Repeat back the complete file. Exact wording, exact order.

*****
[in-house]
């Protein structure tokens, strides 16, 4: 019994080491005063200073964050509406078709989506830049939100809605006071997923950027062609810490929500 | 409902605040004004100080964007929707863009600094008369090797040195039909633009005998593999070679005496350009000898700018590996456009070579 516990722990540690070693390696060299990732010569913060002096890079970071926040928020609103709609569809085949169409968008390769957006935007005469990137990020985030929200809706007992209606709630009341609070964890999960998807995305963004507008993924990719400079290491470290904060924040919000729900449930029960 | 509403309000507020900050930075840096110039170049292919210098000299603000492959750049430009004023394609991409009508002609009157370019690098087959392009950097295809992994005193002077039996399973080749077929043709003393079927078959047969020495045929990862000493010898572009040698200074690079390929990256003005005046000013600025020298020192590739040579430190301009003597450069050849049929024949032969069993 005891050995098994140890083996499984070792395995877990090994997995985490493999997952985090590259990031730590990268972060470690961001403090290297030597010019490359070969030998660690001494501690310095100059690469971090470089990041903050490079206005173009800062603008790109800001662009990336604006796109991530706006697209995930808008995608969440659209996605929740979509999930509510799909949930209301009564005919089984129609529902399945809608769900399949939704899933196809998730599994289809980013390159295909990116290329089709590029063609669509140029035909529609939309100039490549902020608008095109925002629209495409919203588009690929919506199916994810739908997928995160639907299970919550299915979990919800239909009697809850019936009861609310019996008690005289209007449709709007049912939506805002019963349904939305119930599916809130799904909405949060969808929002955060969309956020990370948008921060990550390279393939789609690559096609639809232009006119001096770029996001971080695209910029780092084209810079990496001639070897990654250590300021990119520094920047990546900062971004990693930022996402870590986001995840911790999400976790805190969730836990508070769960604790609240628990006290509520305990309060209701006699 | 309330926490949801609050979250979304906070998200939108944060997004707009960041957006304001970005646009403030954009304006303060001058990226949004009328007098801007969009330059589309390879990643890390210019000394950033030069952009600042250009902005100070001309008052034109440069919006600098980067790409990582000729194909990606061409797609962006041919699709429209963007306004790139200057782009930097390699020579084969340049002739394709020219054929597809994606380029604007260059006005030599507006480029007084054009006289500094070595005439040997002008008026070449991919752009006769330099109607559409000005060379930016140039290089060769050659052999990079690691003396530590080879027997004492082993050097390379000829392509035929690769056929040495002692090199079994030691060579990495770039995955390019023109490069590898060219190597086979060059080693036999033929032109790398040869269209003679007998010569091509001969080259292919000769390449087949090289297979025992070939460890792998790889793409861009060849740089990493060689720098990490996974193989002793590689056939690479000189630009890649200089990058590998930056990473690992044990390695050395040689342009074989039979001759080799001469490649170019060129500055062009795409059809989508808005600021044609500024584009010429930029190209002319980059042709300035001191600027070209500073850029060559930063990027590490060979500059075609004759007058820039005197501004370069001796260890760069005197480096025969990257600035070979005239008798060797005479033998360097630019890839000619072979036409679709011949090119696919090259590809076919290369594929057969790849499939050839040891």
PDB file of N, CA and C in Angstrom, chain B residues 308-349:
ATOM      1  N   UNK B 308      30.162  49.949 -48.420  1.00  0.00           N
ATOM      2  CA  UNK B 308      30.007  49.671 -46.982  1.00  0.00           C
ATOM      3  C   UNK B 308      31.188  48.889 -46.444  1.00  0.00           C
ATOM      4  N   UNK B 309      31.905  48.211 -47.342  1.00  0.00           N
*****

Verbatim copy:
[in-house]
């Protein structure tokens, strides 16, 4: 019994080491005063200073964050509406078709989506830049939100809605006071997923950027062609810490929500 | 409902605040004004100080964007929707863009600094008369090797040195039909633009005998593999070679005496350009000898700018590996456009070579 516990722990540690070693390696060299990732010569913060002096890079970071926040928020609103709609569809085949169409968008390769957006935007005469990137990020985030929200809706007992209606709630009341609070964890999960998807995305963004507008993924990719400079290491470290904060924040919000729900449930029960 | 509403309000507020900050930075840096110039170049292919210098000299603000492959750049430009004023394609991409009508002609009157370019690098087959392009950097295809992994005193002077039996399973080749077929043709003393079927078959047969020495045929990862000493010898572009040698200074690079390929990256003005005046000013600025020298020192590739040579430190301009003597450069050849049929024949032969069993 005891050995098994140890083996499984070792395995877990090994997995985490493999997952985090590259990031730590990268972060470690961001403090290297030597010019490359070969030998660690001494501690310095100059690469971090470089990041903050490079206005173009800062603008790109800001662009990336604006796109991530706006697209995930808008995608969440659209996605929740979509999930509510799909949930209301009564005919089984129609529902399945809608769900399949939704899933196809998730599994289809980013390159295909990116290329089709590029063609669509140029035909529609939309100039490549902020608008095109925002629209495409919203588009690929919506199916994810739908997928995160639907299970919550299915979990919800239909009697809850019936009861609310019996008690005289209007449709709007049912939506805002019963349904939305119930599916809130799904909405949060969808929002955060969309956020990370948008921060990550390279393939789609690559096609639809232009006119001096770029996001971080695209910029780092084209810079990496001639070897990654250590300021990119520094920047990546900062971004990693930022996402870590986001995840911790999400976790805190969730836990508070769960604790609240628990006290509520305990309060209701006699 | 309330926490949801609050979250979304906070998200939108944060997004707009960041957006304001970005646009403030954009304006303060001058990226949004009328007098801007969009330059589309390879990643890390210019000394950033030069952009600042250009902005100070001309008052034109440069919006600098980067790409990582000729194909990606061409797609962006041919699709429209963007306004790139200057782009930097390699020579084969340049002739394709020219054929597809994606380029604007260059006005030599507006480029007084054009006289500094070595005439040997002008008026070449991919752009006769330099109607559409000005060379930016140039290089060769050659052999990079690691003396530590080879027997004492082993050097390379000829392509035929690769056929040495002692090199079994030691060579990495770039995955390019023109490069590898060219190597086979060059080693036999033929032109790398040869269209003679007998010569091509001969080259292919000769390449087949090289297979025992070939460890792998790889793409861009060849740089990493060689720098990490996974193989002793590689056939690479000189630009890649200089990058590998930056990473690992044990390695050395040689342009074989039979001759080799001469490649170019060129500055062009795409059809989508808005600021044609500024584009010429930029190209002319980059042709300035001191600027070209500073850029060559930063990027590490060979500059075609004759007058820039005197501004370069001796260890760069005197480096025969990257600035070979005239008798060797005479033998360097630019890839000619072979036409679709011949090119696919090259590809076919290369594929057969790849499939050839040891």
PDB file of N, CA and C in Angstrom, chain B residues 308-349:
ATOM      1  N   UNK B 308      30.162  49.949 -48.420  1.00  0.00           N
ATOM      2  CA  UNK B 308      30.007  49.671 -46.982  1.00  0.00           C
ATOM      3  C   UNK B 308      31.188  48.889 -46.444  1.00  0.00           C
ATOM      4  N   UNK B 309      31.905  48.211 -47.342  1.00  0.00           N